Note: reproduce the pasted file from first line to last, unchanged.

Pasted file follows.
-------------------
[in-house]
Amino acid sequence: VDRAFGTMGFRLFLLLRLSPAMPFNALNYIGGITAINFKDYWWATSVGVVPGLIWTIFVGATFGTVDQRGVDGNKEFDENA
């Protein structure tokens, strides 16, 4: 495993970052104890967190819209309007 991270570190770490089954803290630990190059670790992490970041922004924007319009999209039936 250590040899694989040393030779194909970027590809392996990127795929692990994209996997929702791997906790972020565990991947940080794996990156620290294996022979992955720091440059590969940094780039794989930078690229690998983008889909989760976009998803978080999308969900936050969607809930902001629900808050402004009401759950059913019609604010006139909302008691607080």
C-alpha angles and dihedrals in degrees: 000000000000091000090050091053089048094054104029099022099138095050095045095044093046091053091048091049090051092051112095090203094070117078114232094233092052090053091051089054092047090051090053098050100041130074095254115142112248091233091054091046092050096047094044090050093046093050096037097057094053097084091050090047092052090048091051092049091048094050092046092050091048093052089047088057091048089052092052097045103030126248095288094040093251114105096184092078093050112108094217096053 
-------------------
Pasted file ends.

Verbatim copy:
[in-house]
Amino acid sequence: VDRAFGTMGFRLFLLLRLSPAMPFNALNYIGGITAINFKDYWWATSVGVVPGLIWTIFVGATFGTVDQRGVDGNKEFDENA
């Protein structure tokens, strides 16, 4: 495993970052104890967190819209309007 991270570190770490089954803290630990190059670790992490970041922004924007319009999209039936 250590040899694989040393030779194909970027590809392996990127795929692990994209996997929702791997906790972020565990991947940080794996990156620290294996022979992955720091440059590969940094780039794989930078690229690998983008889909989760976009998803978080999308969900936050969607809930902001629900808050402004009401759950059913019609604010006139909302008691607080």
C-alpha angles and dihedrals in degrees: 000000000000091000090050091053089048094054104029099022099138095050095045095044093046091053091048091049090051092051112095090203094070117078114232094233092052090053091051089054092047090051090053098050100041130074095254115142112248091233091054091046092050096047094044090050093046093050096037097057094053097084091050090047092052090048091051092049091048094050092046092050091048093052089047088057091048089052092052097045103030126248095288094040093251114105096184092078093050112108094217096053 